The Second World War is an important historical period for Kazuo Ishiguro. His first two novels, A Pale View of Hills (1982) and An Artist of the Floating World (1986), both deal with the impact of the conflict on the country of his birth, Japan. The Remains of the Day, the 1989 Booker Prize winner, is set in Britain in the years leading up to, and immediately after, the war, and examines the upheaval in the English class system occurring at that time. Along with the end of empire, the dissolution of class structures was one of the most important forces reshaping the English psyche in the latter half of the 20th century. Played out through a poignant story of unrealised love, this theme ensured the critical success of Remains and secured the author's reputation.
In his fourth work, The Unconsoled (1995), Ishiguro distanced himself from conventional narrative techniques. Drawing on east European influences - and Franz Kafka in particular - the novel is a vast, surreal labyrinth. The child of rejecting parents, Ryder, the narrator, is a world-renowned musician. His fame leads him into a bizarre Senator Mitchell-like role, drafted in to resolve intractable conflicts. His craving for affirmation instils urgency into his need to do good works - and hence finally to win his parents' approval - yet he exists in a dense perceptual fog, drifting between dream and reality, entirely unable to act. Different factions pull him this way and that, and he is repeatedly swamped by the swell of unfulfilled expectation.
Too long and perplexing for some tastes, The Unconsoled clamps the reader firmly between the opposing forces of helpless momentum and abject frustration - the literary equivalent of being compelled to swim one's way out of quicksand. The subtlety with which Ishiguro normalises the madness of Ryder's world is crucial to the project; and, in this respect, The Unconsoled is a success, recreating at a visceral level Ryder's lived nightmare. But the lack of a coherent story, and the difficulty of pacing such a large volume of material, served to restrict the novel's audience.
At first glance, Ishiguro's latest offering appears to signal a retreat from such experimentation. In When We Were Orphans, he returns to the familiar territory of the 1930s and the looming tragedy of the Second World War, this time locating his characters in Shanghai. The schoolboy Christopher Banks spends his days playing with his Japanese friend, Akira. Seeping through Christopher's childish self-absorption comes the story of his parents' unhappy marriage, crystallised in the conflict between his mother's passionate campaign against the opium trade and his father's professional dependence on it. When first his father and then his mother disappear, Christopher is repatriated to the care of his aunt in Britain. His education finished, he carves out a successful career as a private detective, returning to Shanghai - against the backdrop of Japan's 1937 invasion - to attempt to resolve the case that has coloured every aspect of his life: the mystery of the fate of his parents.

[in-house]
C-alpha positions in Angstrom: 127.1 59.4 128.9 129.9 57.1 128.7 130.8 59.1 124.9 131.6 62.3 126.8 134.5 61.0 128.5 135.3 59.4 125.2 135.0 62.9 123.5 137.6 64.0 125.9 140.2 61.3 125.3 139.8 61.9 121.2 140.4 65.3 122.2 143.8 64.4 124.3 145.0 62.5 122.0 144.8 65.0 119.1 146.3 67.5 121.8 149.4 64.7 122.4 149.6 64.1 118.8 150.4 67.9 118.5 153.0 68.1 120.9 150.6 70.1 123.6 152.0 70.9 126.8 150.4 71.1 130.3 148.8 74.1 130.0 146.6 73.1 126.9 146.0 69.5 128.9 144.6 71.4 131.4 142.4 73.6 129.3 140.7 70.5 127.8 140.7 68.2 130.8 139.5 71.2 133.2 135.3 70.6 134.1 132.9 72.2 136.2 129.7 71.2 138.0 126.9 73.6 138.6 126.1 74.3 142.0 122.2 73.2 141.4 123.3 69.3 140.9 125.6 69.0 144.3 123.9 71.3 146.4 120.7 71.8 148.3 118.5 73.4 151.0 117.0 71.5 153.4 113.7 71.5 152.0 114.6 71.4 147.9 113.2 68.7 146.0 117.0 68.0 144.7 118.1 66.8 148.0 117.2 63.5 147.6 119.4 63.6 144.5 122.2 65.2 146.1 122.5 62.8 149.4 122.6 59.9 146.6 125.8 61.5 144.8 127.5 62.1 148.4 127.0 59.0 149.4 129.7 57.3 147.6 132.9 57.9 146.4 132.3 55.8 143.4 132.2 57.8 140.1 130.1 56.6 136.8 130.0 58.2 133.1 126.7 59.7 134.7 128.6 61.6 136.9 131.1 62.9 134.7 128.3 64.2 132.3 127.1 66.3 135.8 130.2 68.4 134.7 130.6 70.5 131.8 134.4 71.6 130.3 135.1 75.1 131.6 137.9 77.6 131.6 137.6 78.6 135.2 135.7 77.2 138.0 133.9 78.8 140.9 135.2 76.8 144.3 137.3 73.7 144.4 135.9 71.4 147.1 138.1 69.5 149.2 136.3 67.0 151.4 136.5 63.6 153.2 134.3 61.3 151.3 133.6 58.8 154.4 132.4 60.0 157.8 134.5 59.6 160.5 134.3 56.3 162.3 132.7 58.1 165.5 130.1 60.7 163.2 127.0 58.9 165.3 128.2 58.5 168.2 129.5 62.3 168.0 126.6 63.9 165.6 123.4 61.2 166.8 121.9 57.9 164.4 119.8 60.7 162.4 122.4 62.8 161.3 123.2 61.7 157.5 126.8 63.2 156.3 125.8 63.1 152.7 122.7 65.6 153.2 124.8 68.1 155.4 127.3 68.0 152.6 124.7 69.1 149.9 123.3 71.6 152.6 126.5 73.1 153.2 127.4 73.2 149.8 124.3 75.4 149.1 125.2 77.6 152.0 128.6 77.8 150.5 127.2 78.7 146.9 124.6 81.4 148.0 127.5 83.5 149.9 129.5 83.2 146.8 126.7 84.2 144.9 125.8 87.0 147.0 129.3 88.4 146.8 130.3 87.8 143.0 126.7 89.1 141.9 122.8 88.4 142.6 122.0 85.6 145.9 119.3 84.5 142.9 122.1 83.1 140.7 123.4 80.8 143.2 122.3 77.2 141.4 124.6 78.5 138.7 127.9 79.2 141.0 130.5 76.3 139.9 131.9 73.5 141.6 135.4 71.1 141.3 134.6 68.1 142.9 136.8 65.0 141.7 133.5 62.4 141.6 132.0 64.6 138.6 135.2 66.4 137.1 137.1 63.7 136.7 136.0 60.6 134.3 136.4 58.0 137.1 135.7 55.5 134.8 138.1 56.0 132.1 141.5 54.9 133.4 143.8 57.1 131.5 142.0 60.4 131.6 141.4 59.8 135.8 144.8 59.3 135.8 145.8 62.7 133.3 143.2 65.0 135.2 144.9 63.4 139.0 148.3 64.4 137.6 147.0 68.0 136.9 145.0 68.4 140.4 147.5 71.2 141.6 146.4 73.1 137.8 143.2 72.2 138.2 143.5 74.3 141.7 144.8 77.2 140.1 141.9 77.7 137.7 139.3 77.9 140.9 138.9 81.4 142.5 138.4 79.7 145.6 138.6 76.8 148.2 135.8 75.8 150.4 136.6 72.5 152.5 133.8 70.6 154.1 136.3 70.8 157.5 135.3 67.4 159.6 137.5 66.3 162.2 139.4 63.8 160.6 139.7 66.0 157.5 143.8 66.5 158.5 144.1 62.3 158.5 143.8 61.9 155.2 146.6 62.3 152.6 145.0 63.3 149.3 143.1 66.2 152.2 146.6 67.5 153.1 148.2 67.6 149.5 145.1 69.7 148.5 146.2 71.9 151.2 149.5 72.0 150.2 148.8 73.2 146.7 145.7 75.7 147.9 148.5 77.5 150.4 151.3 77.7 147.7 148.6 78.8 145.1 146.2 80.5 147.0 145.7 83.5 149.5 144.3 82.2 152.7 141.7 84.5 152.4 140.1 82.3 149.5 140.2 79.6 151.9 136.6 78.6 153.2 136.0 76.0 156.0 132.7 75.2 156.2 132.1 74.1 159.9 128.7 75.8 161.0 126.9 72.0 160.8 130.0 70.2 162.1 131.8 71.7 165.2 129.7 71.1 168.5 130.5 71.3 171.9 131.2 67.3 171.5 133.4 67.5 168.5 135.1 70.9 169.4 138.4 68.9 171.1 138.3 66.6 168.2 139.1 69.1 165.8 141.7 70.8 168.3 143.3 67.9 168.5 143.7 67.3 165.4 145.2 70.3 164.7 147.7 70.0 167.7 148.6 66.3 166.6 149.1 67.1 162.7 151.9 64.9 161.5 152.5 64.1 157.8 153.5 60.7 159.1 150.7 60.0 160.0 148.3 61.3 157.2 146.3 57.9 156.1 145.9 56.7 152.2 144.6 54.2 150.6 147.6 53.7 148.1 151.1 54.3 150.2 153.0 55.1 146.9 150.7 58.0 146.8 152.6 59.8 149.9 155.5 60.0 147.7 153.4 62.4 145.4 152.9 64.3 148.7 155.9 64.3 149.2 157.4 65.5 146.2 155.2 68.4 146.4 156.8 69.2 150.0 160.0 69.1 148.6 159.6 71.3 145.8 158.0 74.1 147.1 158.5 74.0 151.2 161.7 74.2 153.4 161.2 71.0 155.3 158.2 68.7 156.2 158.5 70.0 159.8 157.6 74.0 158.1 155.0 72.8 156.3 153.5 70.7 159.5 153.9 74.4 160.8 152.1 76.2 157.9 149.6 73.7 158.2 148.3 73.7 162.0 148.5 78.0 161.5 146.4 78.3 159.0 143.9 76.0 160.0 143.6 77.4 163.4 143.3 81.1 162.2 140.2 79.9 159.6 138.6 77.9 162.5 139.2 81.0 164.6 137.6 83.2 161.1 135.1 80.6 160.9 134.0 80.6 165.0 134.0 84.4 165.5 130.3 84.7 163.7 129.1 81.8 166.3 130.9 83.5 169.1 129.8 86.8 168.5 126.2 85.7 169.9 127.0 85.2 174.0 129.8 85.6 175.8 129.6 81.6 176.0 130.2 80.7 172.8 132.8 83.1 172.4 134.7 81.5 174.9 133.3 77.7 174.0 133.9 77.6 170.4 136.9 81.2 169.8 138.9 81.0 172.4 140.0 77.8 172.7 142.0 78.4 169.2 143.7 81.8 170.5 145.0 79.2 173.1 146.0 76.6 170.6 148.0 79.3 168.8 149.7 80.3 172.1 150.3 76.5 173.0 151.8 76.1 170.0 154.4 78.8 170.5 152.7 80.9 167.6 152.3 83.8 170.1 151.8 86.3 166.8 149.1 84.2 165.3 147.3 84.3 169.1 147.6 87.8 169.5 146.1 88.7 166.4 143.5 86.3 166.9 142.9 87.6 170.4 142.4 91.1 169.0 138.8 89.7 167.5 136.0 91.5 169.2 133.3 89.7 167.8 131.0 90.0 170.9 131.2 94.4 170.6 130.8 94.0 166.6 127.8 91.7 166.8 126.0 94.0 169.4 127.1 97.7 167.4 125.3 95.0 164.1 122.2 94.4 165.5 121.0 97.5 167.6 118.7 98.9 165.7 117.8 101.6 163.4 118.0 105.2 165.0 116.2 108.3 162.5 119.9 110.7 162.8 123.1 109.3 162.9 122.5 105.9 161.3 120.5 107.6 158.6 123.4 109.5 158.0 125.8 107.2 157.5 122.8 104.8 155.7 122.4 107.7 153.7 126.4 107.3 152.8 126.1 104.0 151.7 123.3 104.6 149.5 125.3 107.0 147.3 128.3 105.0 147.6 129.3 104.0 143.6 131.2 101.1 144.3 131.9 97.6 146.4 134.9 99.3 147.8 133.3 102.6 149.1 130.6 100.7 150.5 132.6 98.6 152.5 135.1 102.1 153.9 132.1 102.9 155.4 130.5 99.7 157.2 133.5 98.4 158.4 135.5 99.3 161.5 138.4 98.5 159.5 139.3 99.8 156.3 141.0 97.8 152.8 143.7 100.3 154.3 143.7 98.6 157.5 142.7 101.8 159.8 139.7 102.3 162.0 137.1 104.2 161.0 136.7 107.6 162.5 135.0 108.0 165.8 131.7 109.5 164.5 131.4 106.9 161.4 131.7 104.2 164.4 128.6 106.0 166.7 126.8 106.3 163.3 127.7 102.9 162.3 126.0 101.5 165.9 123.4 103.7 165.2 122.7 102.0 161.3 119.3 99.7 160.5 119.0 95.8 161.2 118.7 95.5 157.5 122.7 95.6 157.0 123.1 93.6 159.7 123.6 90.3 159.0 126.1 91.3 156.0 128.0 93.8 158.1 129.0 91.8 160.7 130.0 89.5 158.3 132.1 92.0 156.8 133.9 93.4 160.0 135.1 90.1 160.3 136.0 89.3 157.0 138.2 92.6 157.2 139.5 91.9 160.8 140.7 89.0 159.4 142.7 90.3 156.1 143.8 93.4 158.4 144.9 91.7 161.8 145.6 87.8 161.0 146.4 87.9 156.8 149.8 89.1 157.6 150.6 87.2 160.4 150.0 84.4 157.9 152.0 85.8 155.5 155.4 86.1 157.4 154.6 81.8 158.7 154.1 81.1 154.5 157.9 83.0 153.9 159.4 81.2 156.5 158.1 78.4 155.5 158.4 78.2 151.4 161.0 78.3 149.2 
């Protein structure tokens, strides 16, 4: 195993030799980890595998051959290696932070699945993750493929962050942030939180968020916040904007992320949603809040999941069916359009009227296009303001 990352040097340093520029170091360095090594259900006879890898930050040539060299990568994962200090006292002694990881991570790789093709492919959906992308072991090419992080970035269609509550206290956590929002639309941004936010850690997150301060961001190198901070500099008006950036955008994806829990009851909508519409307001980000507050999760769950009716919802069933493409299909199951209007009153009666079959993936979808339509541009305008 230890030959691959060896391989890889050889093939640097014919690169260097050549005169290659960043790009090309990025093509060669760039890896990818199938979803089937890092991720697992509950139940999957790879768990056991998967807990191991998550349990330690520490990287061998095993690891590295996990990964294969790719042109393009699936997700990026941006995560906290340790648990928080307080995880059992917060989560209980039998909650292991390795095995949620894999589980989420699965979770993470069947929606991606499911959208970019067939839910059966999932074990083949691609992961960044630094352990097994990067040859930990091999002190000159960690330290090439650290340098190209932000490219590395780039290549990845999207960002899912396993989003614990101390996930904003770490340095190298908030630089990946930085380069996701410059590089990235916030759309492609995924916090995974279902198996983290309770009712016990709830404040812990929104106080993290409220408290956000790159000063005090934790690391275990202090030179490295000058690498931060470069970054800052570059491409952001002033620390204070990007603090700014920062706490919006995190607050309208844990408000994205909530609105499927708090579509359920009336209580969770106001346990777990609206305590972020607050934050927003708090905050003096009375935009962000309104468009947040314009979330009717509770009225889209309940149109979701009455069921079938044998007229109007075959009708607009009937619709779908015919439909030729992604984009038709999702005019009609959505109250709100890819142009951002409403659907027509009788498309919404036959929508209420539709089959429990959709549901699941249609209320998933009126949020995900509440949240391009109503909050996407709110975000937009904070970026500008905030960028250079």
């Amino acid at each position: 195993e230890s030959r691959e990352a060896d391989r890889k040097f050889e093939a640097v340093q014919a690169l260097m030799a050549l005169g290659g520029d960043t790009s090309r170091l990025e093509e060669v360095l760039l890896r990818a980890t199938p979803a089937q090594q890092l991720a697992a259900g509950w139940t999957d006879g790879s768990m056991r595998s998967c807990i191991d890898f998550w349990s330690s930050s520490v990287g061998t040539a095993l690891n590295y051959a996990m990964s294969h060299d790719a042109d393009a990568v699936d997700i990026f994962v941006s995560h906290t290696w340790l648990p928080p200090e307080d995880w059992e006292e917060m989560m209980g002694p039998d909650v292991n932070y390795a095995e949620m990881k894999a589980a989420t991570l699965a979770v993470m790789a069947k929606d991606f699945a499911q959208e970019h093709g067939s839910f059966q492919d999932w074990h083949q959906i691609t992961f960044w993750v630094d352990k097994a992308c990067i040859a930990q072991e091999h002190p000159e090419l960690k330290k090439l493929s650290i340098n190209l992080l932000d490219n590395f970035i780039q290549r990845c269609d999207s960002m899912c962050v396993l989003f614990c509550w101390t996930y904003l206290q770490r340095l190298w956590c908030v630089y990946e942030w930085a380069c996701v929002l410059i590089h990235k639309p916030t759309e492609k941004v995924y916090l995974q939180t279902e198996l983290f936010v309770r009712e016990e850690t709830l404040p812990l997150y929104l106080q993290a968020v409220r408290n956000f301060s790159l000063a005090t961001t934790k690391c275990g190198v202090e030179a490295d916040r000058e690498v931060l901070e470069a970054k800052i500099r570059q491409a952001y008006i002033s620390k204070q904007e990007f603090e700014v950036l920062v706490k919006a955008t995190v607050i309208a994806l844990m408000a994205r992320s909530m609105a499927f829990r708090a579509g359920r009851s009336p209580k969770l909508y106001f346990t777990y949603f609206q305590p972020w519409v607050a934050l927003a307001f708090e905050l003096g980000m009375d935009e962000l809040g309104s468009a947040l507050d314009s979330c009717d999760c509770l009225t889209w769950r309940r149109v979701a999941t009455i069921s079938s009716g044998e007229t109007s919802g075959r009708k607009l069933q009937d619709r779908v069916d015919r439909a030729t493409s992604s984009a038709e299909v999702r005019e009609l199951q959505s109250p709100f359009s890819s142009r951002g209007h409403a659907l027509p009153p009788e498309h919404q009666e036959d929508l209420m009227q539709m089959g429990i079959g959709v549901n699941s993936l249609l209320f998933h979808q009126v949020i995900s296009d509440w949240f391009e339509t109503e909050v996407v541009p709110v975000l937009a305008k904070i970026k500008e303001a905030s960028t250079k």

After an essentially conventional first half, Ishiguro begins to introduce the same techniques that he employed in The Unconsoled. Christopher achieves great fame as a detective and, as with Ryder before him, Ishiguro uses this to loosen his grip on reality. Christopher's quest to discover the truth of his orphaning becomes inseparable from the belief that, in so doing, he can resolve the military conflict raging in Shanghai. The narrative develops a delusional quality, reinforced by Christopher's lack of self-awareness, which in turn is thrown into ever-sharper relief by the dialogue and actions of those around him. The effect is to emphasise powerfully - again at the level of emotion rather than intellect - the all-consuming nature of loss. The occasional improbable twist of plot in the opening chapters soon becomes coherent with Christopher's disintegrating sense of reality as the novel progresses. By the time we are back in Shanghai - with Christopher struggling, against endless obstacles, across the war-torn Chinese quarter to get to the house where he firmly believes his parents have been incarcerated for 22 years - we are palpably in the realm of allegory. And it is powerful, even if Ishiguro experiences problems of pace that are similar, though milder, to those in The Unconsoled.
The only real flaw in this intriguing book is the return, in the closing chapters, to a rational perspective. Having taken us on a voyage into a mind unhinged by loss, Ishiguro seems to need to resolve the story that started us out on the journey - tying up loose ends; explaining (most of) the conundrums. It is possible that this was intended as a pastiche of the detective genre; equally it may be an attempt to illustrate the "calm" that flows from seeing "through our missions to the end". But while some readers may find it satisfying, the sudden reversion of tone and the neatness of the resolutions leave the ending rather flat and prosaic. Far from heightening our engagement with Christopher's character, we end up feeling that the intensity of emotion so skilfully created earlier in the novel has been diluted.
Phil Whitaker is a novelist and fiction critic for the NS